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ECCB/ECCU Financial Information Month – 2016

ECCB/ECCU Financial Information Month – 2016

What is driving Bank Fees and Charges?

The term Bank Charges/Bank fees/Bank commissions covers all cost associated with bank services that are not interest related. EG: All Bank charges, fees or commissions for the rental of night deposit bags, rental of Safety Deposit Boxes, cheque Book fees, etc.

In recent years Bank charges/fees/commissions have been on the increase. Why is this so? Simply put, it is because of the increased cost of doing business. What has caused the increase in the cost of doing business?

  1. INCREASED COST OF COMPLIANCE

In recent times we have seen an increase in local and international regulations as the financial world grapples with the issue of money laundering and the financing of terrorism. These threats have necessitated increased supervision by Central Banks, and increased laws and regulations by local and international governments. Banks have had to implement additional policies and procedures, install new systems to monitor and control money movements, attract and retain staff for key positions in the Banks to spot/detect and report dirty money; all in an effort to keep the financial system safe. All of this have increased the cost of the Bank’s operations and reduced their profitability.

 

  1. THE COST OF TECHNOLOGY

Banking technology is not cheap. While the technology facilitates increased delivery channels for banking services; (eg: ATMs, online Banking, etc) these conveniences come at a price. Banks must factor the cost of this advancement into their pricing structures. In addition, there is the cost of software to help detect and screen for dirty money in order to be compliant with applicable laws and regulations.

 

  1. SIZE DOES MATTER

 

In our small Caribbean states, and especially Montserrat; with 2,000 banking prospects the cost of doing business with the rest of world will of necessity be high. Foreign Correspondent Banks will only agree to facilitate our business if it is worth their while. As such, we have to pay premium prices, due to our low volume of transactions, to maintain Correspondent Banking relationships in order to facilitate international payments.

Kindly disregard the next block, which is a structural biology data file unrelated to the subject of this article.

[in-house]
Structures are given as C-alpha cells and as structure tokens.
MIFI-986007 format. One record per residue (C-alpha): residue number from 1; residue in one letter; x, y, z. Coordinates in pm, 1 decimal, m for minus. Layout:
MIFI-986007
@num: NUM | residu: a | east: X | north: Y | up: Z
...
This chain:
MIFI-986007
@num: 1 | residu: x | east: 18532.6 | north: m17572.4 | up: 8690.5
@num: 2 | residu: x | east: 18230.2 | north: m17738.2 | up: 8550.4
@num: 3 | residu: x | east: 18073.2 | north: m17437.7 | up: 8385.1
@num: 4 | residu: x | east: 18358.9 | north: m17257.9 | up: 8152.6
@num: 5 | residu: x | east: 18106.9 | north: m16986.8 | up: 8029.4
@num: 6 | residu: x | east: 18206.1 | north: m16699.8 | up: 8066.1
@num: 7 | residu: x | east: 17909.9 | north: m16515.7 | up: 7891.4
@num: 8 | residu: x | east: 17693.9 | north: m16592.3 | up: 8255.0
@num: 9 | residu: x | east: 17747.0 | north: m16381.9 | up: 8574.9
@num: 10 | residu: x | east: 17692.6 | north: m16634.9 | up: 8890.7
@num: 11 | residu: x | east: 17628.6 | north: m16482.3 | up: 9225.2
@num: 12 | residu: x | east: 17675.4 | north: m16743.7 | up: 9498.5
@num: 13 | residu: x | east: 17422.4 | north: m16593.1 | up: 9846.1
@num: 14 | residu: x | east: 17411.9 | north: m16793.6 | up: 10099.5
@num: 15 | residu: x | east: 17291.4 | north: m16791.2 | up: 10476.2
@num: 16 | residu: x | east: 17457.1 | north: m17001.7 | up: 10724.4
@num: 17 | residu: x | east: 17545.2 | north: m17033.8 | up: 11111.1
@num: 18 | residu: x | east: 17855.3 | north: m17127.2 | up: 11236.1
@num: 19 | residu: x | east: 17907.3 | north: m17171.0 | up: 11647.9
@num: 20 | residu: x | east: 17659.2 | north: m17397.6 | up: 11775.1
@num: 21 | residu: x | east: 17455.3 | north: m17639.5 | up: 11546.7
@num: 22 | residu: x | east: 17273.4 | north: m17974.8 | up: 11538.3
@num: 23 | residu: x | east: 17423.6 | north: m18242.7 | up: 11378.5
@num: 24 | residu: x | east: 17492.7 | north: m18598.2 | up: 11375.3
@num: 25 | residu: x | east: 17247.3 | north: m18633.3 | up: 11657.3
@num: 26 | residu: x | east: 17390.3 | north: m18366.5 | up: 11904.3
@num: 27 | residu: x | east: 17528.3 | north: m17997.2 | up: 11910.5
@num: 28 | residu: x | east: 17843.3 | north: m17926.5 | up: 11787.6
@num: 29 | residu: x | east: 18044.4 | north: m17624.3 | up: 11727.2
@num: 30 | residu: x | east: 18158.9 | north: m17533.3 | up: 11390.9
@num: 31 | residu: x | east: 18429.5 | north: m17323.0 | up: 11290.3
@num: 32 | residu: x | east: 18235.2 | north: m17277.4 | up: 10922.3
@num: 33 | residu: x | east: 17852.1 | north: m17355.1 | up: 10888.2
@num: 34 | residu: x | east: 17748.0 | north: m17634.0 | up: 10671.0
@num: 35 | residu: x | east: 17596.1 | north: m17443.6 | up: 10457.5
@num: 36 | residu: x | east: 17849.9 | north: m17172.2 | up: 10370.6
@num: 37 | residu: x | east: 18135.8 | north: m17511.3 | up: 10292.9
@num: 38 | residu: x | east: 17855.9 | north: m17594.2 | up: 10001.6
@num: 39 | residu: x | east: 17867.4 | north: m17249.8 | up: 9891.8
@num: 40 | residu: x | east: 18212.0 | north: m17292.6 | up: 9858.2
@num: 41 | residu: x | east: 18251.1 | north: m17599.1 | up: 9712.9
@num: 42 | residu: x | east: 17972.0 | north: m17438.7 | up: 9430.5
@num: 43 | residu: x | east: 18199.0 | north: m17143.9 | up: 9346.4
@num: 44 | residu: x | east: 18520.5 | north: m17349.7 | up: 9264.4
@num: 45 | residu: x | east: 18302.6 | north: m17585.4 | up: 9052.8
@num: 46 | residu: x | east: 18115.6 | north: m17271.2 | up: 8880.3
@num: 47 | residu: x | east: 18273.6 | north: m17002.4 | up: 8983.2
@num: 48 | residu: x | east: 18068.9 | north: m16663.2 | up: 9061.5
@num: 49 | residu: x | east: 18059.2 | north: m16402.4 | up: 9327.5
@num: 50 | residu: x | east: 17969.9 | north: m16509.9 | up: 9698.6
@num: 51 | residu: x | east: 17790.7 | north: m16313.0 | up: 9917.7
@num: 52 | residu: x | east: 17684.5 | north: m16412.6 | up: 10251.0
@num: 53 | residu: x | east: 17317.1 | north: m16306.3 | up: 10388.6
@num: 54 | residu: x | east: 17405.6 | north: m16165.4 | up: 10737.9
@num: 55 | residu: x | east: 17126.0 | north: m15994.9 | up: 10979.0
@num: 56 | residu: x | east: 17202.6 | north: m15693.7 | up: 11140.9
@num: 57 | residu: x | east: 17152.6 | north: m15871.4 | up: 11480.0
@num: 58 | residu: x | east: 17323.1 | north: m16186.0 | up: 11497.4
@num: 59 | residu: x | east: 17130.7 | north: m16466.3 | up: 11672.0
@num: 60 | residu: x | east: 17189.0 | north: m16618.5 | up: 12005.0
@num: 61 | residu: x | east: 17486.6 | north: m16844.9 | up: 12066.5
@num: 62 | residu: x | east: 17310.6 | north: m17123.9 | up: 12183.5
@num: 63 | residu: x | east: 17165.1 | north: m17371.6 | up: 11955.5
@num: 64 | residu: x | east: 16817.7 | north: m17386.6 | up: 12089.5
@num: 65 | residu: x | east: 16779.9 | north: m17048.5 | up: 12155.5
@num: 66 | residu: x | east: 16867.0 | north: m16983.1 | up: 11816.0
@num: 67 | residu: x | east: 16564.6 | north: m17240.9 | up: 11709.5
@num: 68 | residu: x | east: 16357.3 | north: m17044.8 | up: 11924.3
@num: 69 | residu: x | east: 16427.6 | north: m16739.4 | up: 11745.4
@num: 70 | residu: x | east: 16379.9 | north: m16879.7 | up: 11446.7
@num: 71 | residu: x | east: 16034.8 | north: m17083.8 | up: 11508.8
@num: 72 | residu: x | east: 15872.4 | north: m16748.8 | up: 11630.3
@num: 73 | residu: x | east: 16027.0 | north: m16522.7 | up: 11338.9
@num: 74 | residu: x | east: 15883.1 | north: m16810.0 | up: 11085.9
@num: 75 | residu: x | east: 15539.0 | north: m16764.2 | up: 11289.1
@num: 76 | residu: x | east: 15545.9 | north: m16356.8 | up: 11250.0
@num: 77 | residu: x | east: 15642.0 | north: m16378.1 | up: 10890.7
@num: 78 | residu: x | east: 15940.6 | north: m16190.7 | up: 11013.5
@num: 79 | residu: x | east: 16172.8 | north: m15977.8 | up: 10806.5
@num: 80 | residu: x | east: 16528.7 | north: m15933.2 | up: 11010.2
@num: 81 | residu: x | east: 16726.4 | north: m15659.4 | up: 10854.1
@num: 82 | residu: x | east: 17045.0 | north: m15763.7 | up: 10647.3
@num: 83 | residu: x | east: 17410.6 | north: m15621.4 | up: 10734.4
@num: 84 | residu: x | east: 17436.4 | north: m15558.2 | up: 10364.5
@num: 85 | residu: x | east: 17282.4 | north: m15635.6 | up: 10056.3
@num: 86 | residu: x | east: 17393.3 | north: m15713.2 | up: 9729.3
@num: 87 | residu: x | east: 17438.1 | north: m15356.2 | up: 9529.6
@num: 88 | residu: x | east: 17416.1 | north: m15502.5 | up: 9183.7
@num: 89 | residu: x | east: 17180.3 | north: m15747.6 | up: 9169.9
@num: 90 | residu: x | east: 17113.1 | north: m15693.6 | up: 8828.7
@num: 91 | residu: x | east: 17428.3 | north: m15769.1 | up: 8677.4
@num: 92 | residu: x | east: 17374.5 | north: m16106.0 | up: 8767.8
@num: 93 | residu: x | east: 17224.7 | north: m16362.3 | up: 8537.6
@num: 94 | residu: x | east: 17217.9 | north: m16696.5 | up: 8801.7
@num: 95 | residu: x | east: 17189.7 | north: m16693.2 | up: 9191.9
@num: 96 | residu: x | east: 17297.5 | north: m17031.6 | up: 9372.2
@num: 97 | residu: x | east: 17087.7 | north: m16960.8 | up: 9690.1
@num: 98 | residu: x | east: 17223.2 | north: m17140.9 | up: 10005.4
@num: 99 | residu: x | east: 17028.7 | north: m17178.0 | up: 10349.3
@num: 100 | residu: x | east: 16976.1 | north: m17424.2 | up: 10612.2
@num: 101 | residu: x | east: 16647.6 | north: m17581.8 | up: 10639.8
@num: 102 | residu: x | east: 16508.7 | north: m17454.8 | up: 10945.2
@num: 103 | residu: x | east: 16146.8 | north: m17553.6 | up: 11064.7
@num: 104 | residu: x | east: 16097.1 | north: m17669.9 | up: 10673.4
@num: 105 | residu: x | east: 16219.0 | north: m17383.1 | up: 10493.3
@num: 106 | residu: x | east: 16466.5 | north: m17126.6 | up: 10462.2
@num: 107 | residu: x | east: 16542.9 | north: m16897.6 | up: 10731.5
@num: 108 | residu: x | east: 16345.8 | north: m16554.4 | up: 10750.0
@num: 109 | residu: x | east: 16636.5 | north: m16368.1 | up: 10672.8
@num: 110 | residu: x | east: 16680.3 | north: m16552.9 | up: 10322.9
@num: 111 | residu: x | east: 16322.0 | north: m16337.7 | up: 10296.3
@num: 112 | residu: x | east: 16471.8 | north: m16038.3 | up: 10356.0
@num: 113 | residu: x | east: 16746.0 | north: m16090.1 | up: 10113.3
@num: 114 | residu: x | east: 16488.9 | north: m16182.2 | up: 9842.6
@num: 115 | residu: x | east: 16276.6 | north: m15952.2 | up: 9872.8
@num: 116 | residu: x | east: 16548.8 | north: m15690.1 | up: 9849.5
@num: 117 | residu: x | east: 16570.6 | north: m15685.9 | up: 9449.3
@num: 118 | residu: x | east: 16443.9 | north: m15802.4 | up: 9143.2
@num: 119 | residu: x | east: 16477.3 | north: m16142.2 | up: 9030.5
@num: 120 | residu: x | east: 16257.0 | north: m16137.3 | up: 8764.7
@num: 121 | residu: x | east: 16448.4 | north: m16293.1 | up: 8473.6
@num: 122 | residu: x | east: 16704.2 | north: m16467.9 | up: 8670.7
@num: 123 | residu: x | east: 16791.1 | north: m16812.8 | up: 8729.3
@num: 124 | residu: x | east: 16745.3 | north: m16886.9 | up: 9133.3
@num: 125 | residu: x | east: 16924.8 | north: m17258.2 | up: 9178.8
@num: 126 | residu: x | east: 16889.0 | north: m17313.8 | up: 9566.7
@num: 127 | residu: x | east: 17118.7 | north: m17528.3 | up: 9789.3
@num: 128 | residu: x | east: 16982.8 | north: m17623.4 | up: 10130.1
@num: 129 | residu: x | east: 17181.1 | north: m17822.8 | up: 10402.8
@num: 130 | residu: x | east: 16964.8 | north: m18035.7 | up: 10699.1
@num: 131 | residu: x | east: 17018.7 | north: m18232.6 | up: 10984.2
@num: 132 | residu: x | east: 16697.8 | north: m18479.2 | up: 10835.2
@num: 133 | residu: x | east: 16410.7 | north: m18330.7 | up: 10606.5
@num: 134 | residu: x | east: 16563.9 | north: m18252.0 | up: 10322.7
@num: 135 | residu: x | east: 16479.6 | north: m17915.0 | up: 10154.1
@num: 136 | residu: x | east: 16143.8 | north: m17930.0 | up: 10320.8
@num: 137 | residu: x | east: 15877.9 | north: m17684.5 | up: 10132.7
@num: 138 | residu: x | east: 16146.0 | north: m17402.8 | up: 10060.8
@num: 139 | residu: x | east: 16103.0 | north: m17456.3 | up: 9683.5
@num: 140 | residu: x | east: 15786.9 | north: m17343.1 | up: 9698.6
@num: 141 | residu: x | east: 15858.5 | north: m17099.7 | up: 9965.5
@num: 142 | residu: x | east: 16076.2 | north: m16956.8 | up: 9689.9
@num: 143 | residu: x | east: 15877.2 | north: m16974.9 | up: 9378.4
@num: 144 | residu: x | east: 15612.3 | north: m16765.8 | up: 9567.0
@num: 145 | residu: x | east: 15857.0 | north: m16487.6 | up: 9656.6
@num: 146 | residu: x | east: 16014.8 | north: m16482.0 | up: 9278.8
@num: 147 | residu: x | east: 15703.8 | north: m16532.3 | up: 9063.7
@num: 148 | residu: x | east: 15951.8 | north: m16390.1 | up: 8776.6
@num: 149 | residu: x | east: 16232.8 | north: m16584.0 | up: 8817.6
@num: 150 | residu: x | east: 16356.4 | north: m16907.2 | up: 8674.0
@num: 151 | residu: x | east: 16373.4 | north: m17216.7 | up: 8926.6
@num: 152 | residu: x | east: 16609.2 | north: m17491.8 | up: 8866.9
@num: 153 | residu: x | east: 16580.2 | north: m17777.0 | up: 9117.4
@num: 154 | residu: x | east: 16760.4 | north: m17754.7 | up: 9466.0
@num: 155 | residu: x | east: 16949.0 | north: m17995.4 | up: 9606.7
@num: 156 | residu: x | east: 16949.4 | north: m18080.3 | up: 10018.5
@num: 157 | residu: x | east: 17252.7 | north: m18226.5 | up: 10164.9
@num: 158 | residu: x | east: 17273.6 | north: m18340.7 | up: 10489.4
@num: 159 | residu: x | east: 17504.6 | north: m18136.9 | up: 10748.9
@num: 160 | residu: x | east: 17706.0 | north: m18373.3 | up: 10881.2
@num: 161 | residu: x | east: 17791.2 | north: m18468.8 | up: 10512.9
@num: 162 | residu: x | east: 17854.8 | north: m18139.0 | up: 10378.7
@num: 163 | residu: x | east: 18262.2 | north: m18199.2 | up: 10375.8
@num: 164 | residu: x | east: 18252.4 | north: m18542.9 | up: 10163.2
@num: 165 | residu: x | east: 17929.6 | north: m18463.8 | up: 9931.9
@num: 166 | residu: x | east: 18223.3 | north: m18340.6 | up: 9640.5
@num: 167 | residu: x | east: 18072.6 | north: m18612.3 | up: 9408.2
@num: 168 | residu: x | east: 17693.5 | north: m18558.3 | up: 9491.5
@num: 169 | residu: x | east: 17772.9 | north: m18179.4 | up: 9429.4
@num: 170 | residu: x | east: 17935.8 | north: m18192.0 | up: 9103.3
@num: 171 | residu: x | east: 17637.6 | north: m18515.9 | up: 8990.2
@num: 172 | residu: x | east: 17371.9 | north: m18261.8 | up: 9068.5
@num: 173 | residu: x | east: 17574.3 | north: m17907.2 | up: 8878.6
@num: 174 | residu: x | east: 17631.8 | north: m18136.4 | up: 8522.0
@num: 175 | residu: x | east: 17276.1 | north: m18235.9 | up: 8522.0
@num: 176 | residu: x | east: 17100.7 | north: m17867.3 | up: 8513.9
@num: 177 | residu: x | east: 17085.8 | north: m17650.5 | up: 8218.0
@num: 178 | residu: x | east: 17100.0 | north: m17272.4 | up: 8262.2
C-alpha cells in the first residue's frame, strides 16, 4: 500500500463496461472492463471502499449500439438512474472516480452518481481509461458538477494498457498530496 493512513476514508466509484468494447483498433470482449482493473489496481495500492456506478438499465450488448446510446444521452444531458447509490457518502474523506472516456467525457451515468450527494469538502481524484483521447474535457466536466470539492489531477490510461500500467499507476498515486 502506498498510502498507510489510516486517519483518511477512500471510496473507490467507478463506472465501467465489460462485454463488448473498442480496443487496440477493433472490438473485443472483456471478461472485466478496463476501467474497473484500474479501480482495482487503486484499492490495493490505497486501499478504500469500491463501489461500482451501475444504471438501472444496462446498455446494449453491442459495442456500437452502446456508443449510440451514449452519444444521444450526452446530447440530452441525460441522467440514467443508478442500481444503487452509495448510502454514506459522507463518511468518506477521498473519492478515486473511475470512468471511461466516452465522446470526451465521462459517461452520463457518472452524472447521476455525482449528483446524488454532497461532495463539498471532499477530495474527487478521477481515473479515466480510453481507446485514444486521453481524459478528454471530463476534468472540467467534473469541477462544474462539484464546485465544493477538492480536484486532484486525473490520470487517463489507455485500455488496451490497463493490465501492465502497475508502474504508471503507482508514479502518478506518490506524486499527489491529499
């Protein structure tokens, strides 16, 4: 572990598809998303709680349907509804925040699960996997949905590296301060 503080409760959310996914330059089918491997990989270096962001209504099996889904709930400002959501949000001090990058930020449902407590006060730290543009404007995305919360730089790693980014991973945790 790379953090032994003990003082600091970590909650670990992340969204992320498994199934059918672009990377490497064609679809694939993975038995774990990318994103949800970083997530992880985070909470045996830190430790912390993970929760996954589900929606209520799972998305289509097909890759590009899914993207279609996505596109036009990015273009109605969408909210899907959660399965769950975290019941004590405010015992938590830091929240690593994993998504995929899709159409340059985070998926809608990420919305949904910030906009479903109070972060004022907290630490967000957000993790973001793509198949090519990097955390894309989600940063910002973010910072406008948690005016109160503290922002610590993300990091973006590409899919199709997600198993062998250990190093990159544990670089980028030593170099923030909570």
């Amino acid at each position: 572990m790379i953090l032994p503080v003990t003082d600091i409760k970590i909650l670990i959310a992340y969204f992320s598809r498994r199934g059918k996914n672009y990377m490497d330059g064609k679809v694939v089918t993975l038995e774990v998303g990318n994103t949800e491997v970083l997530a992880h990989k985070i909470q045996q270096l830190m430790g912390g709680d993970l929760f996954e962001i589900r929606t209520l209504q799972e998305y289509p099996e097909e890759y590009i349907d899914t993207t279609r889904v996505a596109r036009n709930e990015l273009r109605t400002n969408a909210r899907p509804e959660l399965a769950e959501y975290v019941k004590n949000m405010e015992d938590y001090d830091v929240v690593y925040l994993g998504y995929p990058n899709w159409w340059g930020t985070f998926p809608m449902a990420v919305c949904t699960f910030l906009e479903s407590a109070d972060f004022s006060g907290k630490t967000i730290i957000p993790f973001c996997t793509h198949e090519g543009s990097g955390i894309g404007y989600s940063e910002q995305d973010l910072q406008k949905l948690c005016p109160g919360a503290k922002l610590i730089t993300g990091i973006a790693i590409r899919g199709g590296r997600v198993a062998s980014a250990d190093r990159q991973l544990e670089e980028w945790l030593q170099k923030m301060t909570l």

EG: A merchant who wants to pay for goods imported into Montserrat must pay local bank fees and the correspondent Bank’s fees (which have increased substantially since 9/11) as a result of the increased regulations and heavy sanctions and fees imposed by their regulators for any infringements found in the correspondent Bank’s transactions.

These are just a few of the major reasons that are driving up bank fees and charges.

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What is driving Bank Fees and Charges?

The term Bank Charges/Bank fees/Bank commissions covers all cost associated with bank services that are not interest related. EG: All Bank charges, fees or commissions for the rental of night deposit bags, rental of Safety Deposit Boxes, cheque Book fees, etc.

In recent years Bank charges/fees/commissions have been on the increase. Why is this so? Simply put, it is because of the increased cost of doing business. What has caused the increase in the cost of doing business?

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  1. INCREASED COST OF COMPLIANCE

In recent times we have seen an increase in local and international regulations as the financial world grapples with the issue of money laundering and the financing of terrorism. These threats have necessitated increased supervision by Central Banks, and increased laws and regulations by local and international governments. Banks have had to implement additional policies and procedures, install new systems to monitor and control money movements, attract and retain staff for key positions in the Banks to spot/detect and report dirty money; all in an effort to keep the financial system safe. All of this have increased the cost of the Bank’s operations and reduced their profitability.

 

  1. THE COST OF TECHNOLOGY

Banking technology is not cheap. While the technology facilitates increased delivery channels for banking services; (eg: ATMs, online Banking, etc) these conveniences come at a price. Banks must factor the cost of this advancement into their pricing structures. In addition, there is the cost of software to help detect and screen for dirty money in order to be compliant with applicable laws and regulations.

 

  1. SIZE DOES MATTER

 

In our small Caribbean states, and especially Montserrat; with 2,000 banking prospects the cost of doing business with the rest of world will of necessity be high. Foreign Correspondent Banks will only agree to facilitate our business if it is worth their while. As such, we have to pay premium prices, due to our low volume of transactions, to maintain Correspondent Banking relationships in order to facilitate international payments.

EG: A merchant who wants to pay for goods imported into Montserrat must pay local bank fees and the correspondent Bank’s fees (which have increased substantially since 9/11) as a result of the increased regulations and heavy sanctions and fees imposed by their regulators for any infringements found in the correspondent Bank’s transactions.

These are just a few of the major reasons that are driving up bank fees and charges.